SHA-1 deprecation

SHA1 Deprecation Policy

Today Microsoft has announced a new policy for Certificate Authorities (CAs) that deprecates the use of the SHA1 algorithm in SSL and code signing certificates, in favor of SHA2. The policy affects CAs who are members of the Windows Root Certificate Program who issue publicly trusted certificates.  It will allow CAs to continue to issue SSL and code signing certificates until January 1 2016, and thereafter issue SHA2 certificates only.

SHA1 has been in use among CAs since the late 1990s, and today accounts for the overwhelming majority of SSL and code signing certificates in use today.  US NIST Guidance has counseled that SHA1 should not be trusted past January 2014 for the higher level of assurance communications over the US Federal Bridge PKI.  Common practice however has been to continue to issue SHA1-based certificates, and today SHA1 certificates account for over 98% of certificates issued worldwide. Recent advances in cryptographic attacks upon SHA1 lead us to the observation that industry cannot abide continued issuance of SHA1, but must instead transition to SHA2 certificates.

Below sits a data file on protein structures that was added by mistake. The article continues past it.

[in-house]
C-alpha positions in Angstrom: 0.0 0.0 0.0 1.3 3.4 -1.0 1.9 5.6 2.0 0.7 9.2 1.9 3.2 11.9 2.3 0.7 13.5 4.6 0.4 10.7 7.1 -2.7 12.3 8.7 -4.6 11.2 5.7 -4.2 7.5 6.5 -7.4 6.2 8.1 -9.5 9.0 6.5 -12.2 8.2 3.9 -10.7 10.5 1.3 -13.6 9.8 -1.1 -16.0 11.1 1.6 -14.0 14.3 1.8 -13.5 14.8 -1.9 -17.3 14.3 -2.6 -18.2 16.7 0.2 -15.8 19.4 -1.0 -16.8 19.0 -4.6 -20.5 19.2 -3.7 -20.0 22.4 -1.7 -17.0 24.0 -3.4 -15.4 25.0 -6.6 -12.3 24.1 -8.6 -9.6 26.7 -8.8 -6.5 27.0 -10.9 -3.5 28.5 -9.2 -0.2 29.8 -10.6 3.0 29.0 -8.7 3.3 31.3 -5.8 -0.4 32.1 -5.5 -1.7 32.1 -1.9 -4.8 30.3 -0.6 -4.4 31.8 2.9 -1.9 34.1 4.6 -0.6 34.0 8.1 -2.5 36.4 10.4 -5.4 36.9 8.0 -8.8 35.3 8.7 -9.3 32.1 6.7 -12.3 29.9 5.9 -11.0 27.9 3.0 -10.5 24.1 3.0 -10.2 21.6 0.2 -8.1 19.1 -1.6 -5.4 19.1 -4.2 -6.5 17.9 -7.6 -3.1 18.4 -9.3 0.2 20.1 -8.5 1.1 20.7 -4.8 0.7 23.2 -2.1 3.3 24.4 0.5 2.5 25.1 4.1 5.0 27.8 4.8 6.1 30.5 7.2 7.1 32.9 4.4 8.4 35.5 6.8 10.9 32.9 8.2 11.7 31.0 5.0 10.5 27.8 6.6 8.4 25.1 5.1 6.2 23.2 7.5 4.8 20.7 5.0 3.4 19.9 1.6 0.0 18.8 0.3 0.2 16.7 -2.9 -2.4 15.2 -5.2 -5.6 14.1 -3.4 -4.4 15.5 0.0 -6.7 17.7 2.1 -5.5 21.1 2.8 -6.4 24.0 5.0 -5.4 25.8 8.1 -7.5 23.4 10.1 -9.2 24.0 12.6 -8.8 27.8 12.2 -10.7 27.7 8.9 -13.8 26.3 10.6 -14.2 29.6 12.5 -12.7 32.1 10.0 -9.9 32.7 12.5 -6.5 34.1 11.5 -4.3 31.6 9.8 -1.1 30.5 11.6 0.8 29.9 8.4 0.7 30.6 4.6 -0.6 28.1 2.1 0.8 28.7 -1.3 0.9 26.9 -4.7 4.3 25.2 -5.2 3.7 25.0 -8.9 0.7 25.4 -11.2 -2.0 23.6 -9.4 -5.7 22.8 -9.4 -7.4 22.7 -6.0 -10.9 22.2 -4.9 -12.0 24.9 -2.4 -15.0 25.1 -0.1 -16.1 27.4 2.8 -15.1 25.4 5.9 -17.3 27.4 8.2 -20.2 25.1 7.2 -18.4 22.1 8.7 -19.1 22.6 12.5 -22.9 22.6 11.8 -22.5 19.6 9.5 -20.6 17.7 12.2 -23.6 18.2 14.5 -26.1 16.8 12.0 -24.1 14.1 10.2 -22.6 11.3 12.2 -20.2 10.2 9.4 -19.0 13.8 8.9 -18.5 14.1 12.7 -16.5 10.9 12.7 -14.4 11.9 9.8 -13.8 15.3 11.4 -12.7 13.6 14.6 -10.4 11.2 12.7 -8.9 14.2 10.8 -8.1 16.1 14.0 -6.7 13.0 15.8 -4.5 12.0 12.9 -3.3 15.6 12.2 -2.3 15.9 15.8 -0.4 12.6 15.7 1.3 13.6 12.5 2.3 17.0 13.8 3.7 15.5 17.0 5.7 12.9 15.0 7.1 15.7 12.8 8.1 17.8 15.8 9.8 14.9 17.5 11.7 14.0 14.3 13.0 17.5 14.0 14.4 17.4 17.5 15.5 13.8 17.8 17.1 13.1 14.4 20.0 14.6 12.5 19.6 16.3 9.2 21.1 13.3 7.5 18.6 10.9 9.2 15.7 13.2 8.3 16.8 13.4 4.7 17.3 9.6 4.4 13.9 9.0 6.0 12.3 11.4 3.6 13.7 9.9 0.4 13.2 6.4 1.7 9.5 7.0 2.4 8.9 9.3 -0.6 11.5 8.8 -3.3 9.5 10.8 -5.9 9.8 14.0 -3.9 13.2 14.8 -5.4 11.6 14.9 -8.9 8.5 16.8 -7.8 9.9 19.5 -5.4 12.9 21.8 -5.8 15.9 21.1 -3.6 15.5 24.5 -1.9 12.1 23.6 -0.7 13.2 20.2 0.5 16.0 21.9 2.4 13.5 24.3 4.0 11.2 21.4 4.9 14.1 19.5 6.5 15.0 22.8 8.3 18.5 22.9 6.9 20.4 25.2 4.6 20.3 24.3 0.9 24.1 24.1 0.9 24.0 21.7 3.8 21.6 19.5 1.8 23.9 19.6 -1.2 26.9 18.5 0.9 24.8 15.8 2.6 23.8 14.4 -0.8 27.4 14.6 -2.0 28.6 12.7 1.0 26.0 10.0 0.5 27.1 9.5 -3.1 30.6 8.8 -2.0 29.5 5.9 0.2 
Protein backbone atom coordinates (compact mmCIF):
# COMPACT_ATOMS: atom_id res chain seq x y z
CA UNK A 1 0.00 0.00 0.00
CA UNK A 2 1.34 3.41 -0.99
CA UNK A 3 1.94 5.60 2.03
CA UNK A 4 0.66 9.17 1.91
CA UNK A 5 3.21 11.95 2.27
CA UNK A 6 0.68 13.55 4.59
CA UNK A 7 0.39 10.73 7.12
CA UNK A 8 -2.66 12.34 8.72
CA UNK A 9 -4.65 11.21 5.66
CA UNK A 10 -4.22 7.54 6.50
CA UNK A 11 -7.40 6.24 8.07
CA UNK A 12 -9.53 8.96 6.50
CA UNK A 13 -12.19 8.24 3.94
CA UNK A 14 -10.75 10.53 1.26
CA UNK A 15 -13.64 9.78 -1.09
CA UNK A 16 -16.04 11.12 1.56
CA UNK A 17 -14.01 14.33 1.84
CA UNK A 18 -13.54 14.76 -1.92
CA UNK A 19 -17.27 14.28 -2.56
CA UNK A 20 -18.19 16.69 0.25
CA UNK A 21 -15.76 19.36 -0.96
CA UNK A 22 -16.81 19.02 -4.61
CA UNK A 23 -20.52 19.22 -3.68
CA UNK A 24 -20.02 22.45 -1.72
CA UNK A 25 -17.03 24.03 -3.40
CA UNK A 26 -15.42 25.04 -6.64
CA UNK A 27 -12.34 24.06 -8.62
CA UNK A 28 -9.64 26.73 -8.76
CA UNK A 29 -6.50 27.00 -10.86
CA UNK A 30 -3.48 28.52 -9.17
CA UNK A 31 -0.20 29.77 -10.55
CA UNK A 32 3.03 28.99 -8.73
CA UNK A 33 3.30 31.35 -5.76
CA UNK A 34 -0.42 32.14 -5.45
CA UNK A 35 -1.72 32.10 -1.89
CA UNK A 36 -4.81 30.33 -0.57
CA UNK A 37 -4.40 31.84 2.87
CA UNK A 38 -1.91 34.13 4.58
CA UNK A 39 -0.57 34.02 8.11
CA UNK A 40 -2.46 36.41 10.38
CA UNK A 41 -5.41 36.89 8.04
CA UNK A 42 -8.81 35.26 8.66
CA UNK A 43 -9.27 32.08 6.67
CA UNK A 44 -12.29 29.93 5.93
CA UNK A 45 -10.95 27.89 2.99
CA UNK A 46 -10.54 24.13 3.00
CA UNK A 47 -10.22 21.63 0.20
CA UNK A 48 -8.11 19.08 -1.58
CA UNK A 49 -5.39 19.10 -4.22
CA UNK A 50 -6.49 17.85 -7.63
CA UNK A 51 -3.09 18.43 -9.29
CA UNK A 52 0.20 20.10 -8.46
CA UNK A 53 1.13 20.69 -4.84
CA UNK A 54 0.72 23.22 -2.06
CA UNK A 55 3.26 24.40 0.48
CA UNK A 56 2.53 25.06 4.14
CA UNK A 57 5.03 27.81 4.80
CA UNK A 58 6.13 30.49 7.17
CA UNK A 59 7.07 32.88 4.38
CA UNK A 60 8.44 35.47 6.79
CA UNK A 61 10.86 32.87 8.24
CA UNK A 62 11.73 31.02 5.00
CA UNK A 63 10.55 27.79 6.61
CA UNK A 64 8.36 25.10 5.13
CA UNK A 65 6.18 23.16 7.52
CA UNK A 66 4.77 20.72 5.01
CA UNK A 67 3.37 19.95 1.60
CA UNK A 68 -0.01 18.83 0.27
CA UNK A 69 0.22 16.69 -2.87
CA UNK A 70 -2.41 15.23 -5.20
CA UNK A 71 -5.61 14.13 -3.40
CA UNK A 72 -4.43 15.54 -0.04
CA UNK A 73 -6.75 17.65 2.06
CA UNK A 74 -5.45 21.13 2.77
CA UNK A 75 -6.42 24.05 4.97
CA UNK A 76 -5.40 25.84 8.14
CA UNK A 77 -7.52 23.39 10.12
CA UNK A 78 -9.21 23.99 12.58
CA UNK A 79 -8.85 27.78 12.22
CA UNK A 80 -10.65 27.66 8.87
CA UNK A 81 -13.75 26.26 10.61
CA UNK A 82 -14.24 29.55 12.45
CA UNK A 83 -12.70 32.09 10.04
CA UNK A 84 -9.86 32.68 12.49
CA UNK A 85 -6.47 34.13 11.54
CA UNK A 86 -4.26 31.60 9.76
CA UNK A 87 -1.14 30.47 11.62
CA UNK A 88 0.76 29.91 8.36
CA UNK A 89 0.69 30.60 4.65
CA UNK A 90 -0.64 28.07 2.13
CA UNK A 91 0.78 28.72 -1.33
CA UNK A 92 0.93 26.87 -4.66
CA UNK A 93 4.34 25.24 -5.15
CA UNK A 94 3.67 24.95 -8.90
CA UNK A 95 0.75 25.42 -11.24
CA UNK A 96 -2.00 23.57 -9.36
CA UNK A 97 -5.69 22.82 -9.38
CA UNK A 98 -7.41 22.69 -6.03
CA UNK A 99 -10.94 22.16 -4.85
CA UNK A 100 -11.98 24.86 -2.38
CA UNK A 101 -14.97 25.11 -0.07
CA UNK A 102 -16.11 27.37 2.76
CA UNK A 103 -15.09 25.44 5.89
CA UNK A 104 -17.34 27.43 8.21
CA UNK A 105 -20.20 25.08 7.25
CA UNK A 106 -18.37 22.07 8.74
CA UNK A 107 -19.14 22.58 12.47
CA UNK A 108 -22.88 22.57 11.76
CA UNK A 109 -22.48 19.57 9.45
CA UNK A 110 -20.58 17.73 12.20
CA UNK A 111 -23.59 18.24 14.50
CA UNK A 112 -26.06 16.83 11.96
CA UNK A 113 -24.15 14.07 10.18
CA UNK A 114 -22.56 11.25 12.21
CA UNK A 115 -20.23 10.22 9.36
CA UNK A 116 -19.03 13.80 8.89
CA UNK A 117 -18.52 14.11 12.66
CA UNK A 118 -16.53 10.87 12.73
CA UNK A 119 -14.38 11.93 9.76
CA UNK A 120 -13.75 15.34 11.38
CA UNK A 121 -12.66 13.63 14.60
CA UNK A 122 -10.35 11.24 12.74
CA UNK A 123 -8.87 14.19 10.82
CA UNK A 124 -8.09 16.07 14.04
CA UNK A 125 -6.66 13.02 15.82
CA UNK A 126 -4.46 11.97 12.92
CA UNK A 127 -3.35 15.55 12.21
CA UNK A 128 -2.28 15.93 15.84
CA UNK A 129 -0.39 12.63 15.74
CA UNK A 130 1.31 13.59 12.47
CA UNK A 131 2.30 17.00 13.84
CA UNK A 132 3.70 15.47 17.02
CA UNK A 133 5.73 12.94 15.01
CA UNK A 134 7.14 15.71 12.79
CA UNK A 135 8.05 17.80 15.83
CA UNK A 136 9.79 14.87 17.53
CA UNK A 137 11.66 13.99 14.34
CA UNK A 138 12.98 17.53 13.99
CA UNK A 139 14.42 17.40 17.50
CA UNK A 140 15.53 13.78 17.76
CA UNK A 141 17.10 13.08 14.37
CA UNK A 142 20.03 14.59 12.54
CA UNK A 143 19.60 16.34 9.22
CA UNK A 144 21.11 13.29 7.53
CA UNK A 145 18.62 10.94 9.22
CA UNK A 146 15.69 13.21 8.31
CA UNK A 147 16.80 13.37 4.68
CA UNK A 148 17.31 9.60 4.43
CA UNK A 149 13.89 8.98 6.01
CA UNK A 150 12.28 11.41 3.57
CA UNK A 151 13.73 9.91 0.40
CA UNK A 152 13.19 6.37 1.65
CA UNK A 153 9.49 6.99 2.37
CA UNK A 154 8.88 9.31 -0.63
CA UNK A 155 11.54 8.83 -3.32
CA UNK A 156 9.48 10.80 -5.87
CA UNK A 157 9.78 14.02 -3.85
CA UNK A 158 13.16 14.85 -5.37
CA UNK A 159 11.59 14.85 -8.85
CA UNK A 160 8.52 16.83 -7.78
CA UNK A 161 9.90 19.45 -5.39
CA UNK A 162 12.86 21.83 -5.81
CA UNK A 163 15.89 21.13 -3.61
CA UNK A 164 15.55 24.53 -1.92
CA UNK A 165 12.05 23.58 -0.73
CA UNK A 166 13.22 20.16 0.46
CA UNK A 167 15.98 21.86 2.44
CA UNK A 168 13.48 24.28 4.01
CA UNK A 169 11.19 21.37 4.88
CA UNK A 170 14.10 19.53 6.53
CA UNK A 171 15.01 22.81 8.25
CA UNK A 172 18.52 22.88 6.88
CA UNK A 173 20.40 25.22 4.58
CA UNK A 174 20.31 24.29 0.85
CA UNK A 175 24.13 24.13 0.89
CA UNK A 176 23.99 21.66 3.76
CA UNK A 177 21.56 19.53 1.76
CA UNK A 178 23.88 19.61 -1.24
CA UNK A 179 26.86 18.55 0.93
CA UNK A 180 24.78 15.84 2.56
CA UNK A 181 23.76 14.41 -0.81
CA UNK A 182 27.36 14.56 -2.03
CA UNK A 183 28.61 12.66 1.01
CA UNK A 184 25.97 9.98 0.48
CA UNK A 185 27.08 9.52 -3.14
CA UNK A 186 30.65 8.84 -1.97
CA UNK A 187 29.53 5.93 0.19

The deadlines in this SHA1 deprecation policy reflect Microsoft’s estimation of the seriousness of the threat from SHA1 attacks. Our primary goal is to protect the integrity of the Windows platform and Windows customers. We want to avoid a situation where customers are caught unprepared because of a sudden advance in hash collision attacks.  Without any other motivator for CAs to transition their customers to SHA2, when SHA1 becomes exploitable a sizable number of customers may be dependent on an insecure hash algorithm.